If you don't know the answer to something, don't just shrug. Tell the next of kin that you will find someone who can help.

Don't lock horns with the next of kin - you won't win.  We're watching you and you will pay.

And what have I learned?

To suck up to the goodies - they are our friends and we want to keep them on side.

To have my say, quietly and calmly and then to allow the baddies to mouth off while I nod and make a note of their name.

That every minute feels like an hour.

That I need to be there for as many of those minutes as I can to make sure that my mum is treated properly. It's the least I owe her and I will do it with love, and cherish every moment spent with her.

Sadly, going by my current experience, the baddies outweigh the goodies.

I don't want to get old.


  1. I've been there Amanda, and what a shock I had! It was my mother-in-law, and never before had I seen this 'nasty' side of the NHS. Fortunately, I visited every day to feed her, and to fight her corner. The whole experience was a living nightmare and your mum is very lucky to have you to care for her. Take care of yourself - it is a truly heartbreaking and tiring time and let's hope you get her home soon, xxx

  2. I can add ... if an old person tells you they need a zimmer frame, it means she needs a zimmer frame and you will be unable to support her on your own. And when she's x-rayed in case her leg is broken after she falls, don't find excuses that make it look like her fault ...

    And, yes, find the good souls and support them - their job is almost as tough as yours. They need to know we appreciate all they try to in in the face of a culture that seems to want nothing more than get rid of the frail and vulnerable,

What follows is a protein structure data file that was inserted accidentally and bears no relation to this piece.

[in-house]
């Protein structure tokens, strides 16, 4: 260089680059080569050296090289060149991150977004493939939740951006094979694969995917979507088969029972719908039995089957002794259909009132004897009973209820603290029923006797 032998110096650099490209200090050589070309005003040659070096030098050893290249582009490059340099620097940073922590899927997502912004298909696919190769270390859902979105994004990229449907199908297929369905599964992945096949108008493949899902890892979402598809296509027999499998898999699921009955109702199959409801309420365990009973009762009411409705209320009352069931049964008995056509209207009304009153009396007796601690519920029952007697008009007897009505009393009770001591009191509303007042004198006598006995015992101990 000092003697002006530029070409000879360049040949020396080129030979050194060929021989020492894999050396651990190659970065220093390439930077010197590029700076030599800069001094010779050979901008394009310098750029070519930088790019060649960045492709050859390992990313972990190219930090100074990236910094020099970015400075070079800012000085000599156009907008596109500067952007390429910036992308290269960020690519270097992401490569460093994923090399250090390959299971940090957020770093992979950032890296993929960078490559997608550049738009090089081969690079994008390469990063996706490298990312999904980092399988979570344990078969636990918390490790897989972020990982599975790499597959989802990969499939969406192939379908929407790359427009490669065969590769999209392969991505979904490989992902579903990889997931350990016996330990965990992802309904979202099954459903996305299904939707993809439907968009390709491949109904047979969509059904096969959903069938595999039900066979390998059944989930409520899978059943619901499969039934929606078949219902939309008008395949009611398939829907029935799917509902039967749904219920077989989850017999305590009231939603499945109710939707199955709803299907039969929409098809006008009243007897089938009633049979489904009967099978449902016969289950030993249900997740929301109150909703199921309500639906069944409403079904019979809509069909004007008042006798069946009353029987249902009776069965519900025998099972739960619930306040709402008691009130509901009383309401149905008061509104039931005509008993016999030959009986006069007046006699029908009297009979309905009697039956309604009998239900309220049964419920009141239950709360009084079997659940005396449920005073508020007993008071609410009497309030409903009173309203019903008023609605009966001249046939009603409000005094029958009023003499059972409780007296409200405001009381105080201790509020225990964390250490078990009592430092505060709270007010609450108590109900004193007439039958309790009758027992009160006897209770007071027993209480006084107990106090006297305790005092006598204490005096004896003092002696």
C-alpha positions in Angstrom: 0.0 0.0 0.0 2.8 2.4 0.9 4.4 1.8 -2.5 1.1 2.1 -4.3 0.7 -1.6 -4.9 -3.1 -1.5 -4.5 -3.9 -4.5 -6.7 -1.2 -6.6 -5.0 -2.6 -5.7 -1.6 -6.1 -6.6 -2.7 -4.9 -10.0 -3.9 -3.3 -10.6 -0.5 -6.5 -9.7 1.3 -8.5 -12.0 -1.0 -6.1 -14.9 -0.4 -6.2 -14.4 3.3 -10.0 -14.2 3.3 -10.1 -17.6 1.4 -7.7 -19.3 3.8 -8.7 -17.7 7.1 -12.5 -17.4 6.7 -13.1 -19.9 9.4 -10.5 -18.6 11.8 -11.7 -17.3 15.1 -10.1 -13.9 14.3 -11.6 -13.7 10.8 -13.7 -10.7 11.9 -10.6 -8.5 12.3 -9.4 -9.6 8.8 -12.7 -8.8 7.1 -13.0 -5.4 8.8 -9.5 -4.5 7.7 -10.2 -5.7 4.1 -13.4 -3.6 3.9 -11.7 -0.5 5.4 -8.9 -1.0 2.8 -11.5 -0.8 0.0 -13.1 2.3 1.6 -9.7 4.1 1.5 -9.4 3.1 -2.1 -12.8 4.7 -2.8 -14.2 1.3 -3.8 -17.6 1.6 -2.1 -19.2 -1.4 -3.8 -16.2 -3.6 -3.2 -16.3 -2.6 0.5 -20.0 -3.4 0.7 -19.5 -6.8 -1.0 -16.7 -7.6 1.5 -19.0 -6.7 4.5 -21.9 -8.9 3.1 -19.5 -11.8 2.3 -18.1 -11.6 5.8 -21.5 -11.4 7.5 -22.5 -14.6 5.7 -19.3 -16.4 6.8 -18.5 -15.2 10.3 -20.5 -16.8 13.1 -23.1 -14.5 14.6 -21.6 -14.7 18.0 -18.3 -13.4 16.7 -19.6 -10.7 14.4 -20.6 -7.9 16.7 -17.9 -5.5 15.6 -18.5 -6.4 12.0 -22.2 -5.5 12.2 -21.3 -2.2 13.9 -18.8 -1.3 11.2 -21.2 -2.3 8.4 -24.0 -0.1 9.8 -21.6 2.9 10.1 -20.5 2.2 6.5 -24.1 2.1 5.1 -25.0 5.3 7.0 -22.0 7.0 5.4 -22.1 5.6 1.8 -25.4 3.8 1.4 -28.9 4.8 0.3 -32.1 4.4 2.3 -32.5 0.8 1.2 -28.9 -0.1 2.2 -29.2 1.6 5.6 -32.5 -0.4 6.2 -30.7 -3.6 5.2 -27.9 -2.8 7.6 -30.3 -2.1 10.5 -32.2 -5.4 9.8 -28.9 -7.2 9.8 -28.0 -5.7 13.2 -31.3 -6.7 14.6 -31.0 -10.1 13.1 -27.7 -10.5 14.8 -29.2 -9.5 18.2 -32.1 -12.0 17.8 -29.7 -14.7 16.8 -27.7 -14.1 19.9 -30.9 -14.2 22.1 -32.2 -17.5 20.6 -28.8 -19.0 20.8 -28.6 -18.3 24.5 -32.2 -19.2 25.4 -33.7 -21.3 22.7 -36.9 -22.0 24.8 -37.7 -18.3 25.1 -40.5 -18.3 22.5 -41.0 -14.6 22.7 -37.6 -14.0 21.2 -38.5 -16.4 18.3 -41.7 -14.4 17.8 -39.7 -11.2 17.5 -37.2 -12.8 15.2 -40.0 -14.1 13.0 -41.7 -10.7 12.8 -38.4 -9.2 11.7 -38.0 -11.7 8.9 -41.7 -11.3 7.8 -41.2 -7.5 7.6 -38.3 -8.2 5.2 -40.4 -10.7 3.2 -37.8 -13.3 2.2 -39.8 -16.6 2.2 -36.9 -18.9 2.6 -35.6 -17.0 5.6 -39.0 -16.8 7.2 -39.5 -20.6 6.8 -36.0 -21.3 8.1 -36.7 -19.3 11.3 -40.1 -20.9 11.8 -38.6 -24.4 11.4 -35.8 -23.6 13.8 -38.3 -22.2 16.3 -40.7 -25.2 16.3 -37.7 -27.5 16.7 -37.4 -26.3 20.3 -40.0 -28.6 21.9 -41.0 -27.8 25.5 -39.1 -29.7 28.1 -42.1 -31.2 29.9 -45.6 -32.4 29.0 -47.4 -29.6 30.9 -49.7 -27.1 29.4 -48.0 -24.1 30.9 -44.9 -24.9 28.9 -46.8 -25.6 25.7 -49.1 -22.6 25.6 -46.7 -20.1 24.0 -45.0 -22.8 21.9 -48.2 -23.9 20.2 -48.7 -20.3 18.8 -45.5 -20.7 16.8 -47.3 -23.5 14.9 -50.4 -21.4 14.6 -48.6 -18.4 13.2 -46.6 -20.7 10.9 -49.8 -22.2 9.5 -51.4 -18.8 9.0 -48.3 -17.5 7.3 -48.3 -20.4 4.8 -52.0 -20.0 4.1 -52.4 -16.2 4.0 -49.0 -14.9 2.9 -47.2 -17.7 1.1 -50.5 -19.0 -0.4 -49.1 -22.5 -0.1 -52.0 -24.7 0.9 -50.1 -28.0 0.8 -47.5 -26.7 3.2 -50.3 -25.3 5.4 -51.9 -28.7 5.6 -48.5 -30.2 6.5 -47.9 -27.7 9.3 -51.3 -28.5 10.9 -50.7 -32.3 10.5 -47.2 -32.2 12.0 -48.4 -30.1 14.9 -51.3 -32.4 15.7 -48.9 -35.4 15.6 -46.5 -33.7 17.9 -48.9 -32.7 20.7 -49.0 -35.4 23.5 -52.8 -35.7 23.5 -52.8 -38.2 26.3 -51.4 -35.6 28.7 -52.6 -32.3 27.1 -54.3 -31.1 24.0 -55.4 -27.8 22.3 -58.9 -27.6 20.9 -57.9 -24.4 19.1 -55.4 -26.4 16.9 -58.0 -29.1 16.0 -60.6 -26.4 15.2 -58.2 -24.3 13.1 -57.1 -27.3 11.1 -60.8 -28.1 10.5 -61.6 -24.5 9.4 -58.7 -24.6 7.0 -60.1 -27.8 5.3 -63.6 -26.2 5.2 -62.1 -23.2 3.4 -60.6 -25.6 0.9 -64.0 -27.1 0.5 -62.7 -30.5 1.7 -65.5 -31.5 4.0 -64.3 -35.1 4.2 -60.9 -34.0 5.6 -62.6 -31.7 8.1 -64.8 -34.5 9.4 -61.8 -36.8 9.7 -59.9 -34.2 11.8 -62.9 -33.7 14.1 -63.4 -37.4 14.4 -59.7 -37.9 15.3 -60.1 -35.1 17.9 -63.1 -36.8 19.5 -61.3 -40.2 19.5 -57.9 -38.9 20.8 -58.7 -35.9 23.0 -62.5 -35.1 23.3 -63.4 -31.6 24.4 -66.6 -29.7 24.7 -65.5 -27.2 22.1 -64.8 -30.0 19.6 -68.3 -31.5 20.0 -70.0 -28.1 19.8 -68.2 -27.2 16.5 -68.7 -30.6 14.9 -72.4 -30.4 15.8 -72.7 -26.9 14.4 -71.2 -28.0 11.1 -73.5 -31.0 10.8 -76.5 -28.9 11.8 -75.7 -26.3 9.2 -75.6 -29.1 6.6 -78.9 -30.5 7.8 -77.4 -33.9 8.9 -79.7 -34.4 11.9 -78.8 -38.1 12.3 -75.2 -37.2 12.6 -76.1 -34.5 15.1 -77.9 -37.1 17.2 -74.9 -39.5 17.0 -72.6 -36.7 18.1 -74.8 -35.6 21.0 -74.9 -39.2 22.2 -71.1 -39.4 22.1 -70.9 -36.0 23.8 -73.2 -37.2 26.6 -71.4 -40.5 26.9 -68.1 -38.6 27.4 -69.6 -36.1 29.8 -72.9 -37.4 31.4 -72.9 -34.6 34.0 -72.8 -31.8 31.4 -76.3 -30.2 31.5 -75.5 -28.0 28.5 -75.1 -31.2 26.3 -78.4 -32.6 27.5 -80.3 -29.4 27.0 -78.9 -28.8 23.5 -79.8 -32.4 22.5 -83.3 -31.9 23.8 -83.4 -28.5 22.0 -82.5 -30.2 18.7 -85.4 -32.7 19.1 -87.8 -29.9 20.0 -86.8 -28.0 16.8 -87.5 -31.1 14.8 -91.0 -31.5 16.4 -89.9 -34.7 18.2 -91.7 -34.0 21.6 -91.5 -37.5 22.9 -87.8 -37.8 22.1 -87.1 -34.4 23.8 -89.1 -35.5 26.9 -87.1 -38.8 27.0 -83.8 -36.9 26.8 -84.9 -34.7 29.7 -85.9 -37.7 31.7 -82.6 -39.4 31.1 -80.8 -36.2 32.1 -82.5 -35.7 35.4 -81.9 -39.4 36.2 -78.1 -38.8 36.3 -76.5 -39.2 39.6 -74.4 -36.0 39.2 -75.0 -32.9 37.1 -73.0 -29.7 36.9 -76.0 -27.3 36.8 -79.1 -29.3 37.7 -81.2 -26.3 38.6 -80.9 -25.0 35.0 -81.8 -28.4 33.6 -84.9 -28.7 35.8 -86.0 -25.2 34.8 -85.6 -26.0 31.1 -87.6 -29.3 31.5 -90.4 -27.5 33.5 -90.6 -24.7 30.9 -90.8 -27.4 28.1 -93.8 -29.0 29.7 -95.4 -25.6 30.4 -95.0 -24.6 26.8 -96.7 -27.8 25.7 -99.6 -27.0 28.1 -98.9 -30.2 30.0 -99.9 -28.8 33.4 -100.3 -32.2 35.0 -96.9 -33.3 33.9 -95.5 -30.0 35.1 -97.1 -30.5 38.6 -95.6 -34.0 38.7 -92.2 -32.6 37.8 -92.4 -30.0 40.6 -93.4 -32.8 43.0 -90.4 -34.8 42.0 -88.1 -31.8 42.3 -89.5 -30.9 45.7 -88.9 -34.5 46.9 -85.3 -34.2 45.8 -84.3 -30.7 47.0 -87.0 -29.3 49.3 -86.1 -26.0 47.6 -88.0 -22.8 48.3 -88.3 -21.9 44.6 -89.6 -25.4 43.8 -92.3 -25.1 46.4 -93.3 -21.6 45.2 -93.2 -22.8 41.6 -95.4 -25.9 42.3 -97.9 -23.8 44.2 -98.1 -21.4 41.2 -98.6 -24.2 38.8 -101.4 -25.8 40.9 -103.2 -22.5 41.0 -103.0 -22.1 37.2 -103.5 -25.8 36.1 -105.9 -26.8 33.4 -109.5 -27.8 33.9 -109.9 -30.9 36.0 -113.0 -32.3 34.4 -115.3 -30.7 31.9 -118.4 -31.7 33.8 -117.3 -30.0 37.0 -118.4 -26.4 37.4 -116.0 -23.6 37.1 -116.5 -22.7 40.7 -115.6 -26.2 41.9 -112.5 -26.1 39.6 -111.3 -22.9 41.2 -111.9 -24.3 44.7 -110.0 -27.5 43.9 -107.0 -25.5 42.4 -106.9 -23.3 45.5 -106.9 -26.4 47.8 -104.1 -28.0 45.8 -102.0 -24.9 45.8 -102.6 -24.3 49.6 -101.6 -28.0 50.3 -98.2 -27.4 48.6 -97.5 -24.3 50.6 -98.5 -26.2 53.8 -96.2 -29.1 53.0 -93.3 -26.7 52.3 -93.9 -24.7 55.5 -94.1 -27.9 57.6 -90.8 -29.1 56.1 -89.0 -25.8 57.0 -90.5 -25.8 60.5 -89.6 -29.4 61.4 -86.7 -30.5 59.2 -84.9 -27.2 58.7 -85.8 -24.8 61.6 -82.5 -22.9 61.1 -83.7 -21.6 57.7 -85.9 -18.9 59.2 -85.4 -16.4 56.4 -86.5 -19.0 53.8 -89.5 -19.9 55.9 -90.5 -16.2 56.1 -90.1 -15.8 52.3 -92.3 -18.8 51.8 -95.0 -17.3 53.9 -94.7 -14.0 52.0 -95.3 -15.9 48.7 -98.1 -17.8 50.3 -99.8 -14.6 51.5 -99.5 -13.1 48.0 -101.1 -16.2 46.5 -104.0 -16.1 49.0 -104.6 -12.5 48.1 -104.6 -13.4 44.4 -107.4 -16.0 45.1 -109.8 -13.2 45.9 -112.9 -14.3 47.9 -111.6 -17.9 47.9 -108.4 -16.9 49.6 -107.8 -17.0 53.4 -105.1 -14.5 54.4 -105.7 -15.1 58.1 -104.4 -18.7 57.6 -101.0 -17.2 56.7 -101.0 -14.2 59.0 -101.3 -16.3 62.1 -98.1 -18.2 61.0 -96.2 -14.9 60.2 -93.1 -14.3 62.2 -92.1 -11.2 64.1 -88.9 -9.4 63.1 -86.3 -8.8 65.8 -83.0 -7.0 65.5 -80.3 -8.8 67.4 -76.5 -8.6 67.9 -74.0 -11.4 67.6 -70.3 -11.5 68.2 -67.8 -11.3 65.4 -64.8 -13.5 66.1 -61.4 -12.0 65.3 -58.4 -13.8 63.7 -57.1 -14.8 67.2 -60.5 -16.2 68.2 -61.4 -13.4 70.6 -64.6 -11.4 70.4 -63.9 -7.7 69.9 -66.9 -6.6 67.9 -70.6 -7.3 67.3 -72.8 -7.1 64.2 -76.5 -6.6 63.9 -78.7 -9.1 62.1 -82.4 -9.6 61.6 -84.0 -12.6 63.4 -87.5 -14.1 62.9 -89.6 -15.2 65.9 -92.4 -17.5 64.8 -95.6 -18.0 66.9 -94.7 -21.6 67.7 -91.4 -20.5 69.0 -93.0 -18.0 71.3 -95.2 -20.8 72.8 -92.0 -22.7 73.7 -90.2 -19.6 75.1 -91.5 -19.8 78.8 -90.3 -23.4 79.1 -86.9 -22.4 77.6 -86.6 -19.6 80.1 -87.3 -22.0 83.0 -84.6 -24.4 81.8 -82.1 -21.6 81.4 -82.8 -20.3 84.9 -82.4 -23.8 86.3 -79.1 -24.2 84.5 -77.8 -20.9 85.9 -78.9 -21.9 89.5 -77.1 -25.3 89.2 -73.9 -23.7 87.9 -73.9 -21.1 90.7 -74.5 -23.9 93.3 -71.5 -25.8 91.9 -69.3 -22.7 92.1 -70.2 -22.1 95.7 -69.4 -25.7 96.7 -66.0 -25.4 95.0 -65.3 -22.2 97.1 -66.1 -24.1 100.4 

3. I went through it with my Mum 2 years ago. It's a long story but I was so worried about the lack of care and compassion my Mum was receiving, I (along with my brother and sister) stayed with her 24/7. Mum was treated roughly, a nurse tried to double dose her on medication she shouldn't have been I say there is too much to say on here. I was so mad I confronted the lead consultant 'looking after' my Mum. He took me into a side room and told me what he thought of me, my brother and sister and how we 'interfered' in Mum's care. I have never stood up to anyone in authority before but my god did I let him have it with both barrels! I felt proud of myself the way I handled things, I wasn't rude and didnt raise my voice, I was polite but got my point across. I would do the same again for my Mum as I felt so protective and didn't want her to suffer. Sadly my Mum passed away shortly after this incident but I have no regrets that we all did our very best to protect her against a very uncaring NHS. Out of all the nurses who 'looked after her' I could single out one who actually seemed to care. I can't bear the words 'lessons must be learned' because it is still happening every day in our NHS and sadly will continue to do so whilst uncaring people are employed by the NHS.